Washington, DC (TDN) -- Dominicans by their thousands continue to seek citizenship in the United States of America. Data from the US Department of Homeland Security show that between 2006 and 2011, 4,064 persons born in Dominica, or approximately six percent of Dominica’s current population, became naturalized United States citizens.
Of the total number of Dominicans becoming American citizens, some 57 percent were women, with the overwhelming majority, 65 percent being between the ages of 18 and 44 years old.
New York remains the state of choice for the new migrants with almost 20 percent of the total taking up residence there. It is followed by Florida and Georgia with 11 and 8 percent respectively.
Clearly, America is currently the country of choice for migrants leaving Dominica. The country has a rich history of migration, with large numbers immigrating during three distinct periods; 1959 - 1962 where the majority of the migrants went to the United Kingdom and the United States Virgin Islands; 1981 – 1993 featured the migration of entire families to the United States, Canada, and the French Caribbean territories; and 1996 - 2011 where the majority of those emigrating went to Canada and the United States.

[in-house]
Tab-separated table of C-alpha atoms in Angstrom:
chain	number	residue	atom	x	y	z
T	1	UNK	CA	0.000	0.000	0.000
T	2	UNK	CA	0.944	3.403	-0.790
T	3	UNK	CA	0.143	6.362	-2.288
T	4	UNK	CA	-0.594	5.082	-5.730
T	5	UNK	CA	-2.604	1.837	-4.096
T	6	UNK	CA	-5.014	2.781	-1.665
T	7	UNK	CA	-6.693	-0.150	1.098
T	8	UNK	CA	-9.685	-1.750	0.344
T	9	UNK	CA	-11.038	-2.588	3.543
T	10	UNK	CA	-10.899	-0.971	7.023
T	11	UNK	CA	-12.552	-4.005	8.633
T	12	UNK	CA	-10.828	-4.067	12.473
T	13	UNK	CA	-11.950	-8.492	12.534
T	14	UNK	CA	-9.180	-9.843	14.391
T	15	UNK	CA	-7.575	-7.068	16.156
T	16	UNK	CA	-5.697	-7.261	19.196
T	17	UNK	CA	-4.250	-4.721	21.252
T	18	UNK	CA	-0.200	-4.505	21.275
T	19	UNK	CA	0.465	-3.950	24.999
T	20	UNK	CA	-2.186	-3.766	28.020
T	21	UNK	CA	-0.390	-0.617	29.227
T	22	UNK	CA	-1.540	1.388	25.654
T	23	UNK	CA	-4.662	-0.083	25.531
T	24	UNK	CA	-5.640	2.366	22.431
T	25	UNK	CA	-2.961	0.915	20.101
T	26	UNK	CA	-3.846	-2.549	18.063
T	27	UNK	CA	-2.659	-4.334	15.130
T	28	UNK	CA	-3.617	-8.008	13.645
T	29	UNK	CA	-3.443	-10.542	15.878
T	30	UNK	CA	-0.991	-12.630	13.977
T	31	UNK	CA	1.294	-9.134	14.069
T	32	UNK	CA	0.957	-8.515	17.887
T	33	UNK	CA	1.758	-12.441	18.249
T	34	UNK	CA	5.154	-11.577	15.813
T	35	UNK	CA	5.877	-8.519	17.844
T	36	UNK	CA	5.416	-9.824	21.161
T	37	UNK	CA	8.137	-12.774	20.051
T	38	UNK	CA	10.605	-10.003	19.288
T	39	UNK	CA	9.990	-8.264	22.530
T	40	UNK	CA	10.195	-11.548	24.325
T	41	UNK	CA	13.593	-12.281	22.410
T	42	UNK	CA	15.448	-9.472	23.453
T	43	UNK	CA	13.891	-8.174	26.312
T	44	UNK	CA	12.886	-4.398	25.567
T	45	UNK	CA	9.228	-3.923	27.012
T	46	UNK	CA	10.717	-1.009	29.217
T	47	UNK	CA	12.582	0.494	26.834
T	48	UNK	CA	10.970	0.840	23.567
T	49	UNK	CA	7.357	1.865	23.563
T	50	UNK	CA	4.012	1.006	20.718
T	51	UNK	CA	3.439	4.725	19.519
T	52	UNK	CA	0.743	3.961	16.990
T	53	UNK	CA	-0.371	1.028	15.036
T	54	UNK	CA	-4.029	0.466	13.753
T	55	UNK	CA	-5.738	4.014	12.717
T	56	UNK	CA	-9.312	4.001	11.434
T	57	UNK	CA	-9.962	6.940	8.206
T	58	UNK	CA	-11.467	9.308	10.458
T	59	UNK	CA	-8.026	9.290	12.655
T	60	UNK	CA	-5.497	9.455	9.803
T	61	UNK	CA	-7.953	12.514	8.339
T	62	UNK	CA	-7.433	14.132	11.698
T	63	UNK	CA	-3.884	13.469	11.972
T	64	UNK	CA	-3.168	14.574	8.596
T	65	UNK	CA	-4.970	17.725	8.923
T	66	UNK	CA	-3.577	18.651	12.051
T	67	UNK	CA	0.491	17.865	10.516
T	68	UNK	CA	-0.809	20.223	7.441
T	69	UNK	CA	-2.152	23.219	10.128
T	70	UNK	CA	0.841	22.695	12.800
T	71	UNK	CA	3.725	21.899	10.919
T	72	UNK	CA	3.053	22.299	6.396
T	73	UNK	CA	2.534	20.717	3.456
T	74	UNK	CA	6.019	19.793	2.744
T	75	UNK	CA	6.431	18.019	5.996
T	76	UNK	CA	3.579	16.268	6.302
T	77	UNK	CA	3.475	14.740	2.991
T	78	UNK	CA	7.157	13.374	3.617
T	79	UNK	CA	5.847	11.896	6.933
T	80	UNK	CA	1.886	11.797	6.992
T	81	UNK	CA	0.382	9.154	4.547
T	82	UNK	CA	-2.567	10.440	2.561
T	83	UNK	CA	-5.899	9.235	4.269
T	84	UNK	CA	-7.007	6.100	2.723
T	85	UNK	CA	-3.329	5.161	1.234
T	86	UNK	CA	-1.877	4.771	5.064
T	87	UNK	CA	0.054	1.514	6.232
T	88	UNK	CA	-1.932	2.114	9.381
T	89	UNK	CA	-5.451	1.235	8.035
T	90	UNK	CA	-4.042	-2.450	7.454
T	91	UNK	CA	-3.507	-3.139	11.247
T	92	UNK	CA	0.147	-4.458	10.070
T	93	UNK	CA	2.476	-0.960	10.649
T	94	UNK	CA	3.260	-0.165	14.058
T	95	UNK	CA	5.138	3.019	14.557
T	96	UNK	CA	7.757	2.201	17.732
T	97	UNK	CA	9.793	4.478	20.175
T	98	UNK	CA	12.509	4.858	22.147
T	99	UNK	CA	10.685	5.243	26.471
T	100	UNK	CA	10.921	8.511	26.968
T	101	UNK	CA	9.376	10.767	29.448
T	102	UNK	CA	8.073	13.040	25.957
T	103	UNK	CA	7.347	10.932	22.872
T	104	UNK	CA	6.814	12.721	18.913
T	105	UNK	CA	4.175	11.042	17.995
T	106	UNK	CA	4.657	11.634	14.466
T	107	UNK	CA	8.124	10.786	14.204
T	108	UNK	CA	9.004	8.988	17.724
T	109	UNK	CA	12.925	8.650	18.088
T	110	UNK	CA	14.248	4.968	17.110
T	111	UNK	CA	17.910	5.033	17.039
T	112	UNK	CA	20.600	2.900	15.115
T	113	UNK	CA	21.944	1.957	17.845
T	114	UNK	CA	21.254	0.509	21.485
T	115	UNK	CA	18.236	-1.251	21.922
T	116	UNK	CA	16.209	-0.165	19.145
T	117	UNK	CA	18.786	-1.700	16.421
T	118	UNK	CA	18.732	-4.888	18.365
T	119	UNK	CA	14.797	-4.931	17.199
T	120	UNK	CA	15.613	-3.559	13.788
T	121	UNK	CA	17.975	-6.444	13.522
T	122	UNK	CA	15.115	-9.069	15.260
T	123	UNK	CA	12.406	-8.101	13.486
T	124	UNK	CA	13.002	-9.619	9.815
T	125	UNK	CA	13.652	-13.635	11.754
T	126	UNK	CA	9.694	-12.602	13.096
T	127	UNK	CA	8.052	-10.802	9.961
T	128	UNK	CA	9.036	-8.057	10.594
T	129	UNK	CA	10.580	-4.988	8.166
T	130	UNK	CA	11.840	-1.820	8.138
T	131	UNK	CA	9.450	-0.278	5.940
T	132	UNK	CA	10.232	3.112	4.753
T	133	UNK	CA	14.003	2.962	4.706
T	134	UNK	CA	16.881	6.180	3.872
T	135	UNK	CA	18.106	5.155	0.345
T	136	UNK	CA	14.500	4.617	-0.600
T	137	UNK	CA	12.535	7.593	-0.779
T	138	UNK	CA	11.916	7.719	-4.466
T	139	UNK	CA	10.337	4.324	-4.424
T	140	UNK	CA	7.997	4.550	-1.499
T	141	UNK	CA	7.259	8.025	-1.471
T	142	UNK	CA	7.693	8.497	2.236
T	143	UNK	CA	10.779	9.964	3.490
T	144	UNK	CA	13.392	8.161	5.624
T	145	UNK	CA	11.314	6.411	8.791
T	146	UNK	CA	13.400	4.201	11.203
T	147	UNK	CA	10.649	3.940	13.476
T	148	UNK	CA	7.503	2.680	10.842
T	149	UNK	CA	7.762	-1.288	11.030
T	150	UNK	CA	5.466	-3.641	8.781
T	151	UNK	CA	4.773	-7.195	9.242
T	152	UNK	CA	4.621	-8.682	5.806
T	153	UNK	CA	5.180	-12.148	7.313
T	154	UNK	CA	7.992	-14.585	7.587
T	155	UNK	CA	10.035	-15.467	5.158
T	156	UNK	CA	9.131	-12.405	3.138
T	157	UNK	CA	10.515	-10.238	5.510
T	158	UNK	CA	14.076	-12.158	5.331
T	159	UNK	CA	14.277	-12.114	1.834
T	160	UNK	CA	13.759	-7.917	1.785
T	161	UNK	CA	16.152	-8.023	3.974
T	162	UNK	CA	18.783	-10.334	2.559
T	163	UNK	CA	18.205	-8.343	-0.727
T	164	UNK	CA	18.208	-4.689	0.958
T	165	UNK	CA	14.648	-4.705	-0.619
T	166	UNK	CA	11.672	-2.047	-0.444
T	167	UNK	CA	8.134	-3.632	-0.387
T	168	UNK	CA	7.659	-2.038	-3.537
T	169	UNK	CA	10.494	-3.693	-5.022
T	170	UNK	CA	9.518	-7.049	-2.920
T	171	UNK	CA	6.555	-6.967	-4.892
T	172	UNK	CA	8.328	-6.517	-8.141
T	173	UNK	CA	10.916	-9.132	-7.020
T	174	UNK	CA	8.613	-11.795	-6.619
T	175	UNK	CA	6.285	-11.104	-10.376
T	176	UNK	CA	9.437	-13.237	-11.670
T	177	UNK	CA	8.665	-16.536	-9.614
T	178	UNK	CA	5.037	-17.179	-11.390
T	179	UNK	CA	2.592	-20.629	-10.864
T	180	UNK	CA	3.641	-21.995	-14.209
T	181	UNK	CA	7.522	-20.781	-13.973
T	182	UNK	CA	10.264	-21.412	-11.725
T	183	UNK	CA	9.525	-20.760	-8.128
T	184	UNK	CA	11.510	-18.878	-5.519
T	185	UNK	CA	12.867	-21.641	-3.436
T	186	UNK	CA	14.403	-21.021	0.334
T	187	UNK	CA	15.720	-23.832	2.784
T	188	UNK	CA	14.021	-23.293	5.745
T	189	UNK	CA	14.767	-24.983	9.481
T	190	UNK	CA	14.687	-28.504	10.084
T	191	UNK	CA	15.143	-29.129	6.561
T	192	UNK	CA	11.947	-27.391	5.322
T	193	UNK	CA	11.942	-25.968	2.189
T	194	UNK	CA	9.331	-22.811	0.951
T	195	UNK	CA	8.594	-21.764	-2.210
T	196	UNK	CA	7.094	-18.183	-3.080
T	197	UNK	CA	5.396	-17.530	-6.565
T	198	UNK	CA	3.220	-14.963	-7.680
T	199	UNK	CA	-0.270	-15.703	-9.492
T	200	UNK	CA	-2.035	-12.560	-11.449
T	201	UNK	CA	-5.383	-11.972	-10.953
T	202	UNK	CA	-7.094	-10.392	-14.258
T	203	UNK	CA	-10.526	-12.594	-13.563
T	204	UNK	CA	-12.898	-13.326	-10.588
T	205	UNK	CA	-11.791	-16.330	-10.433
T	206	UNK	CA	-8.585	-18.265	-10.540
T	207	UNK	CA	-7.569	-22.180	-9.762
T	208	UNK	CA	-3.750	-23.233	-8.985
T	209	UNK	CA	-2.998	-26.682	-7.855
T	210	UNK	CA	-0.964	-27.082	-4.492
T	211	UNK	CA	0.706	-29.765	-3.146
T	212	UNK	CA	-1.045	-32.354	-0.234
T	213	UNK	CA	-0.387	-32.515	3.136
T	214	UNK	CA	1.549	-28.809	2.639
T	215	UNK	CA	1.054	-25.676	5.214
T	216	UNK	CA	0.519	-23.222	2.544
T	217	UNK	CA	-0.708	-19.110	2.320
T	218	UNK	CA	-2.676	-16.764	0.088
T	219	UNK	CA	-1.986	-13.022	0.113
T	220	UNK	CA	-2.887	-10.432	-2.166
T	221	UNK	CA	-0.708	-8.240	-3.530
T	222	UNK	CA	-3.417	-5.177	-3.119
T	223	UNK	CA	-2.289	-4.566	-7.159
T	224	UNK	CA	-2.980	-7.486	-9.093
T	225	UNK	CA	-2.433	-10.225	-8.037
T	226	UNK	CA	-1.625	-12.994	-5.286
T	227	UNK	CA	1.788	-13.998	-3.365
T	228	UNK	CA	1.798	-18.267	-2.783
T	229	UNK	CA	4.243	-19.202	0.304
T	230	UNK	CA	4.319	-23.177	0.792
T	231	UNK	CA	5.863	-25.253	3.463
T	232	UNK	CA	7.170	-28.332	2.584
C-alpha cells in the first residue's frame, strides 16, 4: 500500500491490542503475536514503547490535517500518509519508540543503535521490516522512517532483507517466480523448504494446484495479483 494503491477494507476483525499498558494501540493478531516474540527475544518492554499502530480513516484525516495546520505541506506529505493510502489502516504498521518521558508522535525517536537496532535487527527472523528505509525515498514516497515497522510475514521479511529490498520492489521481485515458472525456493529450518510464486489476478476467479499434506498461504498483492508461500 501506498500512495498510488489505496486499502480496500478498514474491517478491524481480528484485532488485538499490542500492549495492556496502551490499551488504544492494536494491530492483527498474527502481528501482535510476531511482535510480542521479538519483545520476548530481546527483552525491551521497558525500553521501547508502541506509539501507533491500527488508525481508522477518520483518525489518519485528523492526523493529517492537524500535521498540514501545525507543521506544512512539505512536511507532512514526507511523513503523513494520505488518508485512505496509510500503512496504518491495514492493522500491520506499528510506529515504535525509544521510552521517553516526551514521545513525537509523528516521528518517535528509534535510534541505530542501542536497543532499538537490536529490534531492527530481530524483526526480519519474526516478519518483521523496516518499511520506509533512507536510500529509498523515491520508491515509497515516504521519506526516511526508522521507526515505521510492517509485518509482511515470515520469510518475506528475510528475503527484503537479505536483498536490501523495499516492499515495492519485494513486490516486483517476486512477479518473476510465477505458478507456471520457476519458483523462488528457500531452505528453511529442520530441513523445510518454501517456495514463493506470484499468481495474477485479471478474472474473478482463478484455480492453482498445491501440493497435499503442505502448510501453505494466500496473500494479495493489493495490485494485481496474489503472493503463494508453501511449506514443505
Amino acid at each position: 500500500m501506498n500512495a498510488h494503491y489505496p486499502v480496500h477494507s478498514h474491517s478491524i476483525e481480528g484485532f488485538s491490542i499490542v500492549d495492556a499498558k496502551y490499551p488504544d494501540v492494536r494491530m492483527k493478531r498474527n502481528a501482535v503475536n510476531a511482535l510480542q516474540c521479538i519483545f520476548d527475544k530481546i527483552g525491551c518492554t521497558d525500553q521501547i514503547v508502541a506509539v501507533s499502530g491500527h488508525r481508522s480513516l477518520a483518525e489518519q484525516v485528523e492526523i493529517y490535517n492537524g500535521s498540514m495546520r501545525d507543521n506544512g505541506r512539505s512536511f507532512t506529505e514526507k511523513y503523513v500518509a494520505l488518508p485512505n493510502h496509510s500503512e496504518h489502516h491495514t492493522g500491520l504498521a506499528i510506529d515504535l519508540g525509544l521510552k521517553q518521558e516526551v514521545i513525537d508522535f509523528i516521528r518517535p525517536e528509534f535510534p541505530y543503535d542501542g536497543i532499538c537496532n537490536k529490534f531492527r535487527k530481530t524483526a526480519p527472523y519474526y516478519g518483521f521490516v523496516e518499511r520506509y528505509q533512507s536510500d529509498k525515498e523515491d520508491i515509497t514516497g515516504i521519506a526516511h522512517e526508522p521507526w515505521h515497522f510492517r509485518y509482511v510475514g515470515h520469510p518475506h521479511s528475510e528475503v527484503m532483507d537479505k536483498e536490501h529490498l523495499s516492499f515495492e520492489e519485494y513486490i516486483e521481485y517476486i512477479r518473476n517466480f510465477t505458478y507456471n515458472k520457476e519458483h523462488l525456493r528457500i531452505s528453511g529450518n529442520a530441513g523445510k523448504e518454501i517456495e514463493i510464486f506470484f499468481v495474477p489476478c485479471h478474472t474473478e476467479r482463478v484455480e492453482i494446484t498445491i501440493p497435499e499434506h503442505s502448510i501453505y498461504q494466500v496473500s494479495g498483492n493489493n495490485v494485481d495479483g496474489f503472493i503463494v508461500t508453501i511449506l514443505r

Currently, the overwhelming number of legal and illegal migrants are estimated at upwards of 25 000 in the United States, 10 000 in the French territories, 6 000 in Canada, and about 5 000 each in St Maarten and the United Kingdom.